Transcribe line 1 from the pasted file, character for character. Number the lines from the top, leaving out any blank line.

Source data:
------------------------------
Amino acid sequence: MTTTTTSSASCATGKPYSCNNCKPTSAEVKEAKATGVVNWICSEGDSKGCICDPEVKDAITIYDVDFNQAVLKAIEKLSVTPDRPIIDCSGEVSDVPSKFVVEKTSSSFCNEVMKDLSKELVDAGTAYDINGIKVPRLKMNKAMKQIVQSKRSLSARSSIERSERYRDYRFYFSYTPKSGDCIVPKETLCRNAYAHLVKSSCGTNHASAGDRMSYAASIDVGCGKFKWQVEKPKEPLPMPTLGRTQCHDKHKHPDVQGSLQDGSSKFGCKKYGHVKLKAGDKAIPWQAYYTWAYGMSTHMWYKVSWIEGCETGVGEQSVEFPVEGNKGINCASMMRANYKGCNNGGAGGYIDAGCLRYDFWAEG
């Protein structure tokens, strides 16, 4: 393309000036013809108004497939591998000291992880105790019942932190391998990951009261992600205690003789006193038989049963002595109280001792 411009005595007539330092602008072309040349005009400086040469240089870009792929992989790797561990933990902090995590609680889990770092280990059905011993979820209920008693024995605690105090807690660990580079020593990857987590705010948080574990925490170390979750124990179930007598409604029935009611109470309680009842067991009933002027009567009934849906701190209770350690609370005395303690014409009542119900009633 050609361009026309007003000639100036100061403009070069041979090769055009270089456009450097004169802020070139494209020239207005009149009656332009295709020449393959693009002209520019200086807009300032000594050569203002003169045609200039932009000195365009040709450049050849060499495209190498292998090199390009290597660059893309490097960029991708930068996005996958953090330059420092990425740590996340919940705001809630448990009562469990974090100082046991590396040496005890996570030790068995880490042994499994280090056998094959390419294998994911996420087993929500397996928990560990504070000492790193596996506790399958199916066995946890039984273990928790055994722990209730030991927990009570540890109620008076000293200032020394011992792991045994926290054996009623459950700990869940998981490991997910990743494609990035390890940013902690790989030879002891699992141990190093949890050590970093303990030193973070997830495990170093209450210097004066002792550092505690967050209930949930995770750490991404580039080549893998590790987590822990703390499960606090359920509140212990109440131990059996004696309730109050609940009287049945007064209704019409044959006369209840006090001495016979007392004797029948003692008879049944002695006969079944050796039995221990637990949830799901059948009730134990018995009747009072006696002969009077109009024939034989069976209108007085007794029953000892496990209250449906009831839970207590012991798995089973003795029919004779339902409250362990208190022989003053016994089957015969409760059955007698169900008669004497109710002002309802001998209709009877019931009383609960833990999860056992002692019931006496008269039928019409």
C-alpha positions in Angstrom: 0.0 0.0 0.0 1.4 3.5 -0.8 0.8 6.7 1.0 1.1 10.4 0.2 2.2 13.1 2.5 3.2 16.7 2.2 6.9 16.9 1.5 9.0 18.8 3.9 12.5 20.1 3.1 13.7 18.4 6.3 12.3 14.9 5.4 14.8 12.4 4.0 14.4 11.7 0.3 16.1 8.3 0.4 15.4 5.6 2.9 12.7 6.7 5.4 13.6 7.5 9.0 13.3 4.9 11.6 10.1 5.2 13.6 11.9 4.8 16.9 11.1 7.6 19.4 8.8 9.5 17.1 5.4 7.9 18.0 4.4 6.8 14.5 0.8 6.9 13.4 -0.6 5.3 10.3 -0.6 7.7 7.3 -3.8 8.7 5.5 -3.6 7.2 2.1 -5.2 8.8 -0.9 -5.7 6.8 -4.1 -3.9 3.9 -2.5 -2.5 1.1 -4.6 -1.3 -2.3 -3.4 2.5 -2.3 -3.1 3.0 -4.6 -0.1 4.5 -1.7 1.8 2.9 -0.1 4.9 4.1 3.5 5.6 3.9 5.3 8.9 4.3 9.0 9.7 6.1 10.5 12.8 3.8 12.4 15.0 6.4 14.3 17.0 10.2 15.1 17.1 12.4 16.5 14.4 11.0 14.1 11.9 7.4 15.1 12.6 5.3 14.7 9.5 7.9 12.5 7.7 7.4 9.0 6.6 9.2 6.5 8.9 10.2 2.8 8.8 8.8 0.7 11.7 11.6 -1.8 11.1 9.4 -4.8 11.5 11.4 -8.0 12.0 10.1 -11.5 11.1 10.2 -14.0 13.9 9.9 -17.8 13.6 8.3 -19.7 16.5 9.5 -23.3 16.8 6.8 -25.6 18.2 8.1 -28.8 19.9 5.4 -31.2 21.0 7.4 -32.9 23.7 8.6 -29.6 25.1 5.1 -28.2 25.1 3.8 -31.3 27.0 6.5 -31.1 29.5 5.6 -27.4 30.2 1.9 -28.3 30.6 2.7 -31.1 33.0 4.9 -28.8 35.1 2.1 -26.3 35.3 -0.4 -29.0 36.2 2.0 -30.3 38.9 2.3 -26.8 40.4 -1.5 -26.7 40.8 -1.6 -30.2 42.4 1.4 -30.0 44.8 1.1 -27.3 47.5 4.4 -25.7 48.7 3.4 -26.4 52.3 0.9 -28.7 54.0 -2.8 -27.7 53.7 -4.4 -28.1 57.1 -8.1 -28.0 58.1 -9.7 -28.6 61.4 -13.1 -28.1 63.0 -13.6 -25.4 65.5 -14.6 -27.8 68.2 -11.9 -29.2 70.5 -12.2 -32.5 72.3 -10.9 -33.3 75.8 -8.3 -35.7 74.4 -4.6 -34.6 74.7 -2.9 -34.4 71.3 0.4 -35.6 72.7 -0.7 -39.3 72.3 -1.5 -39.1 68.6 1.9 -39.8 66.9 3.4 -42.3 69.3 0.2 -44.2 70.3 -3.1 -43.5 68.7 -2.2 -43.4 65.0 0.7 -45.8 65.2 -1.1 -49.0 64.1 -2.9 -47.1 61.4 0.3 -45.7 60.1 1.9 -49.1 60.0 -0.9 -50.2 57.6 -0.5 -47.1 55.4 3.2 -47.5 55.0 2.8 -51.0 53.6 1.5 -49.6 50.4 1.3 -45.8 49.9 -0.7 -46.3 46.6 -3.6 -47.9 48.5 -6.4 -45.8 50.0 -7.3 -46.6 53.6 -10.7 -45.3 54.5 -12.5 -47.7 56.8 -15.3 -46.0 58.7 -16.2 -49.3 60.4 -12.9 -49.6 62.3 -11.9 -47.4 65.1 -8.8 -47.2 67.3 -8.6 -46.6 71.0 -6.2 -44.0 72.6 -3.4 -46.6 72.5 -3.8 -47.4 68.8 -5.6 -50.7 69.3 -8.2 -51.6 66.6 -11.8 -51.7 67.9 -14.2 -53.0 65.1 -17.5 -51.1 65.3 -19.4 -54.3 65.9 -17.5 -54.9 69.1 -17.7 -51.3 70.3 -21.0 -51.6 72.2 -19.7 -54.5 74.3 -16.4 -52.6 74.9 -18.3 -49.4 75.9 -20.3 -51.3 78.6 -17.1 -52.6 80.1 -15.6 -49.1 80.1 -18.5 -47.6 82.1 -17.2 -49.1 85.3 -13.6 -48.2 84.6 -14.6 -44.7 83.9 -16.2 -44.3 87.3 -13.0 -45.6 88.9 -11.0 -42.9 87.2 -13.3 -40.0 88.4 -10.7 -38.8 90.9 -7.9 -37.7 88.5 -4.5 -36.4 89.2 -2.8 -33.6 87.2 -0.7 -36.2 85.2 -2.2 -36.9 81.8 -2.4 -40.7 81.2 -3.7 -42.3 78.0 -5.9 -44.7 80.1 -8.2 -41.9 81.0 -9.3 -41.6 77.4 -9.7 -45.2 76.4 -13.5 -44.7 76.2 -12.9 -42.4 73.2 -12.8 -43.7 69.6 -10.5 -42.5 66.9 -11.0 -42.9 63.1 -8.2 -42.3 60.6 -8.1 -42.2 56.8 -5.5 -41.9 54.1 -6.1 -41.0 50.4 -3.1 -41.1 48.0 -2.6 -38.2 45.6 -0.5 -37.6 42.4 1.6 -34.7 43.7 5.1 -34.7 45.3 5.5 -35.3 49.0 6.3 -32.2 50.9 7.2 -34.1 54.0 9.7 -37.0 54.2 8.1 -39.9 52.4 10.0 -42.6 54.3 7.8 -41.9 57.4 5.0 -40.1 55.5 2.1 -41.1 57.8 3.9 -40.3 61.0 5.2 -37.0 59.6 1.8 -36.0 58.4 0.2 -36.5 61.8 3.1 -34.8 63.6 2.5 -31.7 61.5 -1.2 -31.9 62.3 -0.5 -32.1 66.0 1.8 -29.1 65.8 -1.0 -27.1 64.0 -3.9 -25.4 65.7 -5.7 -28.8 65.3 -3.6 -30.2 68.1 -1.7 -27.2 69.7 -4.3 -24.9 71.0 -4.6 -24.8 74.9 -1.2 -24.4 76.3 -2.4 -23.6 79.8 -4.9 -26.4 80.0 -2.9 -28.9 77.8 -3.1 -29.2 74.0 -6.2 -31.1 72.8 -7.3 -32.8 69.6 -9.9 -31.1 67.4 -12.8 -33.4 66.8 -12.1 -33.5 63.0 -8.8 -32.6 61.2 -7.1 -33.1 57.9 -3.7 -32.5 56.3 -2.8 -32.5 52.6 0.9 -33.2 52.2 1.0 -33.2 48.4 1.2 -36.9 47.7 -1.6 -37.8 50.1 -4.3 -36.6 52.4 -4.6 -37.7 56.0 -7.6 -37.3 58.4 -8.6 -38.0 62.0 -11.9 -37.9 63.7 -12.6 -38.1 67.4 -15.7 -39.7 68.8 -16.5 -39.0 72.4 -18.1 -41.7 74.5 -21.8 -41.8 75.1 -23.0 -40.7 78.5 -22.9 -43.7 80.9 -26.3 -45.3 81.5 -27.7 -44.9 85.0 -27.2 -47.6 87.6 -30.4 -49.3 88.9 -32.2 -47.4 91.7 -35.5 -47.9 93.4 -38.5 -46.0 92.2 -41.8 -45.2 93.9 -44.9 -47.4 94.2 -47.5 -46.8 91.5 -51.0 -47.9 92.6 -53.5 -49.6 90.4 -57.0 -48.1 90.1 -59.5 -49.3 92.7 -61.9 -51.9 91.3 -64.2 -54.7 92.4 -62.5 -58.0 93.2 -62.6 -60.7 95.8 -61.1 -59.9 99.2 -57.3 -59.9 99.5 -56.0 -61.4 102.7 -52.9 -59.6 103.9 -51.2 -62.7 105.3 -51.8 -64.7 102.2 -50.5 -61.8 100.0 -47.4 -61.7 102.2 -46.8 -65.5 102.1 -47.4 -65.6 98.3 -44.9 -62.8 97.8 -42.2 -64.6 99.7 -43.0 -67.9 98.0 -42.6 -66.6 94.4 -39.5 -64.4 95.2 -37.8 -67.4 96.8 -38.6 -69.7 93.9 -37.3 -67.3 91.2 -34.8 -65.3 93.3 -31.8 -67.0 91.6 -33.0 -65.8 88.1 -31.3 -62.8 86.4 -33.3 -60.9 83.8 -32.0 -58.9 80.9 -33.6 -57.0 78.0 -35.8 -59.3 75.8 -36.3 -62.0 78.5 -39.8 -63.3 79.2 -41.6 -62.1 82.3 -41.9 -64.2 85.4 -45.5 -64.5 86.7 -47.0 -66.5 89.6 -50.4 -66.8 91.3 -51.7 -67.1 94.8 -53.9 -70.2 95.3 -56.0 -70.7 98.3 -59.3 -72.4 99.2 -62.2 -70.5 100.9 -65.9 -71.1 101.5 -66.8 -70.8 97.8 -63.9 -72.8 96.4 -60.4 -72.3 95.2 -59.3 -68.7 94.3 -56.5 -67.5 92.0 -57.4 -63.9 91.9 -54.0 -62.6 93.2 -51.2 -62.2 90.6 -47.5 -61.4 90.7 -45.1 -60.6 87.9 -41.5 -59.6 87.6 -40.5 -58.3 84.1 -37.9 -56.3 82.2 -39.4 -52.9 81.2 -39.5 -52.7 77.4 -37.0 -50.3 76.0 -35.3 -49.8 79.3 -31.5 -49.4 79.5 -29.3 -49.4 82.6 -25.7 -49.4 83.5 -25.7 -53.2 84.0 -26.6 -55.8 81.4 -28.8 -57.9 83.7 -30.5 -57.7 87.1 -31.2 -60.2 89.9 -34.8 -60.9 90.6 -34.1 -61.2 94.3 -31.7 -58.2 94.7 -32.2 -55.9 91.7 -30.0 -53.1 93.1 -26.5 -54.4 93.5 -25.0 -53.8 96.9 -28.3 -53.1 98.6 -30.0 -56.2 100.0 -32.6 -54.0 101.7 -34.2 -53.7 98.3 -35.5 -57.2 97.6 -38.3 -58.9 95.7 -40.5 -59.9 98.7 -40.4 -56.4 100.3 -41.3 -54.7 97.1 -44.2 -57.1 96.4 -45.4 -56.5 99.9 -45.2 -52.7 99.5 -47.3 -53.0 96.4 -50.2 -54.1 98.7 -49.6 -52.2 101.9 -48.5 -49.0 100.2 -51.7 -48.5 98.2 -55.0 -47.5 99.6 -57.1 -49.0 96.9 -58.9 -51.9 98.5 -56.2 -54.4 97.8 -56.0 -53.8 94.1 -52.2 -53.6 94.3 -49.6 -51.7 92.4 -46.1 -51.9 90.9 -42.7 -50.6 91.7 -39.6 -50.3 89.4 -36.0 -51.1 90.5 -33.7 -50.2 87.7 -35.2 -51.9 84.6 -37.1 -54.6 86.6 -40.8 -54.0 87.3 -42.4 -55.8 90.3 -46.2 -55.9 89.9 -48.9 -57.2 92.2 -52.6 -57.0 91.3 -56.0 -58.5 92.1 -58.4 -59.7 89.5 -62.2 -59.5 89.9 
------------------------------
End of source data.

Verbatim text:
Amino acid sequence: MTTTTTSSASCATGKPYSCNNCKPTSAEVKEAKATGVVNWICSEGDSKGCICDPEVKDAITIYDVDFNQAVLKAIEKLSVTPDRPIIDCSGEVSDVPSKFVVEKTSSSFCNEVMKDLSKELVDAGTAYDINGIKVPRLKMNKAMKQIVQSKRSLSARSSIERSERYRDYRFYFSYTPKSGDCIVPKETLCRNAYAHLVKSSCGTNHASAGDRMSYAASIDVGCGKFKWQVEKPKEPLPMPTLGRTQCHDKHKHPDVQGSLQDGSSKFGCKKYGHVKLKAGDKAIPWQAYYTWAYGMSTHMWYKVSWIEGCETGVGEQSVEFPVEGNKGINCASMMRANYKGCNNGGAGGYIDAGCLRYDFWAEG